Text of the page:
• Crude markets were mixed with WTI up $0.43 at $54.78 and Brent down $0.24 at $58.29. Comments late last week from an unnamed Saudi official suggesting the kingdom would keep exports below 7mb in September, plus the analyst call for Saudi Aramco which noted that capital spending had been curbed by 12% in the past year helped sentiment. Developments in Argentina and Hong Kong had the opposite effect. Trafigura confirmed it was beginning Cactus II oil pipe shipments from the Permian Basin to the Gulf, adding further weight to the Brent-WTI spread which narrowed again to $3.75, the narrowest level for that spread back to Q1 2018.
• In metals, the focus remained on the potential bringing forward of Indonesian export bans. After an Indonesian minister confirmed the country will expedite the ban Monday, another minister said he was not aware of plans driving swings of circa $1,000 for nickel, though it managed to close 1% higher.
• Iron ore continued its sell off with SGX again trading below $84 while Dalian iron ore also saw its lowest close back to March/ April. Traders will be watching FAI/ IP data closely tomorrow, but the week loans/ credit data added to the market concern.
• AUD is the weakest G10 currency overnight, down 0.5% after flat-lining during the holiday-thinned APAC session yesterday. AUD fell from 0.6790 towards 0.6745 in the London morning.
• EUR bounced off 1.1162 to 1.1215, up slightly on the day. Italy is stepping closer to a vote of confidence in Conte as PM that may see the end of the current fragile 5 Star/League coalition. This may result in another coalition being formed, a caretaker technocrat government being appointed or flash elections. The last option is what Salvini wants, but he may be thwarted given the need for a budget to be passed in September. The rebound in the EUR and sharp rally in Italian government bonds (10 year yield -11bp to 1.70%) indicates an expectation that a technocratic government is more likely.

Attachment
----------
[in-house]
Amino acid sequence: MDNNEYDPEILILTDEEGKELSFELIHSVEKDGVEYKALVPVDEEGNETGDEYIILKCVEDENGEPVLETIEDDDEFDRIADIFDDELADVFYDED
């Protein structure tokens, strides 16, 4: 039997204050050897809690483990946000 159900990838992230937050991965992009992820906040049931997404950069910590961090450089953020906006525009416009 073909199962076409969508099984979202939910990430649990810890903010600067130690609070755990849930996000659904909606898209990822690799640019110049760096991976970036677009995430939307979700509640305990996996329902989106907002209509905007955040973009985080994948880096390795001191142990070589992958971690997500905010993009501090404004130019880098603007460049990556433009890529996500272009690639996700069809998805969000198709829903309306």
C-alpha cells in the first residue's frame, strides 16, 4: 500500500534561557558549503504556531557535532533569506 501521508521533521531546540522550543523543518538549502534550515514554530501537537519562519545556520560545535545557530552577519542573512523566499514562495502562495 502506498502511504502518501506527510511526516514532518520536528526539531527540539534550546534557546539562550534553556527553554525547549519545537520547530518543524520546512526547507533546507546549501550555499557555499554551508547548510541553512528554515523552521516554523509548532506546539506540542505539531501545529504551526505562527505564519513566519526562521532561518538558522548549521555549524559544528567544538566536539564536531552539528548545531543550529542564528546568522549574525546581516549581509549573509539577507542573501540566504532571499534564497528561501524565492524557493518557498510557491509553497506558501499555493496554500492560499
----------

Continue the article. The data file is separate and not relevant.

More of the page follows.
• USDJPY has fared best, USD/JPY extending losses during our time zone to be -0.37% to ¥105.29.
• CHF has fared similarly, +0.35% despite evidence from weekly SNB sight deposit data that that the central bank is back intervening to limit the extent of CHF appreciation.
• GBP meanwhile has recouped a bit of last week’s post-negative GDP weakness, on reports that remain-supporting MPs are drawing up plans to take control of the legislative agenda on the 9th of September, the week after parliament returns from recess, in an attempt to constrain Boris Johnson’s government from going ahead with a no-deal Brexit.
• RBA Assistant Governor Christopher Kent speaks at 8:00 AEST on: The Usual Transmission – Monetary Policy and Financial Conditions
• NAB’s July Business Survey is at 11:30. In June, Business Conditions rose from 1 to 3 and Business Confidence fell to 2 from 7, the latter reversing the bounce in the May survey that immediately followed the 20th May federal election.
• Offshore, in Europe we get the German ZEW survey of financial analysts (se falling on both the Current Situation and Expectations measures) UK labour market data, where the unemployment rate in the 3 months to June held at the cycle low of 3.8%
• The US has the NFIB survey (small business optimism) and CPI. One point of interest in the latter is whether it shows up any impact from the lift in tariffs from 10% to 25% announced in May but which only really started to take effect in July when Chinese imports hit US shores. Consensus for the core (ex food and energy) measure is 0.2% on the month versus 0.3% in June, for an unchanged 2.1% yr/yr outcome.